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Tuesday, April 5, 2011

Big Tanks and Small Battlefields

Although I’ve reported news in Virginia since 1984, and have literally been to every corner of the Commonwealth, I had to do a double take when a friend told me there was a Tank Museum in Danville. Not just a tank museum, but the “largest privately owned artillery and tank museum in the world,” according to the owner, William Gasser. Somehow I had missed this one.

So imagine my amazement when we pulled up to do a story on a small section of the museum, which according to Gasser, and I have no reason to doubt him on this – is “the largest indoor radio controlled tank battlefield in the world.”

Not only is there a miniature European village in which toy tanks battle, but it takes several minutes to walk there from the entrance of this massive museum (330,000 Square feet or 3 times as big as the average Sam's Club). As you walk by, you pass an amazing array of actual battle tanks, uniforms of every kind, and items of artillery I don’t dare name, because I would almost certainly over-generalize and call a Gatling gun a machine gun or vice versa. And besides, I was there to do a story on the radio controlled battlefield, which has it’s own detailed peculiarities.

The mini-tank battles, which take place on said battlefield, pull players in from all over the country. Owners start out with kits, but by the time they are firing infrared bullets at one another in what amounts to a very large and sophisticated sand box filled with clay, a flowing river and model houses, they’ve dumped about $1,000 into each vehicle.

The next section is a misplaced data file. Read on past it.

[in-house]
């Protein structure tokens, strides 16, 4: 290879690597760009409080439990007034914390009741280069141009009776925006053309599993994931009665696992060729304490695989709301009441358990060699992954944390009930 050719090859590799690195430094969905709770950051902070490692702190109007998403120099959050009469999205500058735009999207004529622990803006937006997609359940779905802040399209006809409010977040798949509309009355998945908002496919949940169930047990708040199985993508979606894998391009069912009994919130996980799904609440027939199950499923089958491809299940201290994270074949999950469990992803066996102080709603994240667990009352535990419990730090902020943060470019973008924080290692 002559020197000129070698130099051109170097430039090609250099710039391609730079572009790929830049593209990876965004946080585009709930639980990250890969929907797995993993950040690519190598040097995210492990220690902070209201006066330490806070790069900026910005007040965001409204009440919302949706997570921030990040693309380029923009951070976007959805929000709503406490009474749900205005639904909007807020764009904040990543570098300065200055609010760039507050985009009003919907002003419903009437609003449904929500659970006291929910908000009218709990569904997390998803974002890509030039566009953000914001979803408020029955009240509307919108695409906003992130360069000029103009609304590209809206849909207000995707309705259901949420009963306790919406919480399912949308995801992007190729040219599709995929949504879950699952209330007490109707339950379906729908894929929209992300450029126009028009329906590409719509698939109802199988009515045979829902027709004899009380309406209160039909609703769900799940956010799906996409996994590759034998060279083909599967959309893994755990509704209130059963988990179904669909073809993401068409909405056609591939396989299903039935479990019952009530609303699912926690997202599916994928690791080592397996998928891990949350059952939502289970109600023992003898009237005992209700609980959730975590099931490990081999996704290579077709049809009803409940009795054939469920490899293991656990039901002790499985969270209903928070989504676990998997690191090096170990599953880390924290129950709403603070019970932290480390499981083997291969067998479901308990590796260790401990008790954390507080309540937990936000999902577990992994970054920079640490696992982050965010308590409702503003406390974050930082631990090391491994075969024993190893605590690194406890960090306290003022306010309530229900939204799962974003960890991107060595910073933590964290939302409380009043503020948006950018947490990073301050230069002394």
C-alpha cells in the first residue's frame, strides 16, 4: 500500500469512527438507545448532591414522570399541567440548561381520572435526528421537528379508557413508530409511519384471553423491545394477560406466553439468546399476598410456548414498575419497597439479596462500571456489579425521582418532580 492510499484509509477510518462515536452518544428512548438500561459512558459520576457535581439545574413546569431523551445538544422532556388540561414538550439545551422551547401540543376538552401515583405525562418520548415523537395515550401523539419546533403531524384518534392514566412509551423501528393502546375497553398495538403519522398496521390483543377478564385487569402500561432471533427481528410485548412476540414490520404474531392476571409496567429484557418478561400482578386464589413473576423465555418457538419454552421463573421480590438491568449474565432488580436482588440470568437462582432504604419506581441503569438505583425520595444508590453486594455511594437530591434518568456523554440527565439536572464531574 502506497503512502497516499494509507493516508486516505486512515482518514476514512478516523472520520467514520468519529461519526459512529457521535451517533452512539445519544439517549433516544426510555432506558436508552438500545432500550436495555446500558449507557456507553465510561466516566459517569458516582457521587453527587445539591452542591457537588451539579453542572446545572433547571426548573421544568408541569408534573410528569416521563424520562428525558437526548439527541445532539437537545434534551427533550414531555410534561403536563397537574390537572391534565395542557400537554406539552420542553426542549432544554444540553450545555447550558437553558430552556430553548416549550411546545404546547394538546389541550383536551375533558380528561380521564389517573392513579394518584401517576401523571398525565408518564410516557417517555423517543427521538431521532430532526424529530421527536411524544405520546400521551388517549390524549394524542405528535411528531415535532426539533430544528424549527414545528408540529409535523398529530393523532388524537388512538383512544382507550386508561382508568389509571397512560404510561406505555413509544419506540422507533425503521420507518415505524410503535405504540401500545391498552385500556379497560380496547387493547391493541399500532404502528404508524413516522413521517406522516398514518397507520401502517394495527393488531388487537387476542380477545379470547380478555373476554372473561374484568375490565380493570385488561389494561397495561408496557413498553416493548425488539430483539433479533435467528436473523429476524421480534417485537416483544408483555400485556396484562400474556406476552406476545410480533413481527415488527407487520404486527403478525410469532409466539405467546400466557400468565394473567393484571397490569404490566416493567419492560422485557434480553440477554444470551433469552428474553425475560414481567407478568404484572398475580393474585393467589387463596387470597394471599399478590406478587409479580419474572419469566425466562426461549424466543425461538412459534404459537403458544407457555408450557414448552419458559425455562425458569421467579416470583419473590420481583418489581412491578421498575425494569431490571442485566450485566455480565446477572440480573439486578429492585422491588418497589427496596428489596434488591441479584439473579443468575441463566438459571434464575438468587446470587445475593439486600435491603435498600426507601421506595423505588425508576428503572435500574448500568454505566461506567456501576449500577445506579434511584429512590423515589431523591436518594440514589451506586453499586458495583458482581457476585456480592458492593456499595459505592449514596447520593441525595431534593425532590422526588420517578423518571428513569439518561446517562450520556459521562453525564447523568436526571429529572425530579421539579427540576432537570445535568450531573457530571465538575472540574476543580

The model tanks take a bit of practice to drive. Learning to turn, raise and lower the turret is another skill and then there are all the military tactics. "Flanking is a big one,” William’s son, Daniel and museum employee told me. He also pointed out that breakdowns happen in RC battles just as they did in Europe in 1944. “These are tanks that are just like a real bulldozer. They destroy themselves while running. They throw tracks, wheels fall off, and transmissions go out. It’s pretty cool when it happens cause you can still battle, but you’re a pillbox,” he told me during our interview.

Bottom line is that the entire facility is an accomplishment in itself. William, and his wife and two sons run the place, having moved here from Long Island to take advantage of the available space. Now, they’ve amassed an arsenal’s worth of militaria, and they need visitors to survive. Not exactly easy in a struggling Southside economy, and a place that isn’t on the way to anywhere most tourists are headed. (Tour buses won't come because there's not second attraction," William told me.)

I wish them all the luck in the world. If you have any interest in things military, they expect thousands of visitors for their Extravaganza on April 30 and May 1. More information is on their website.

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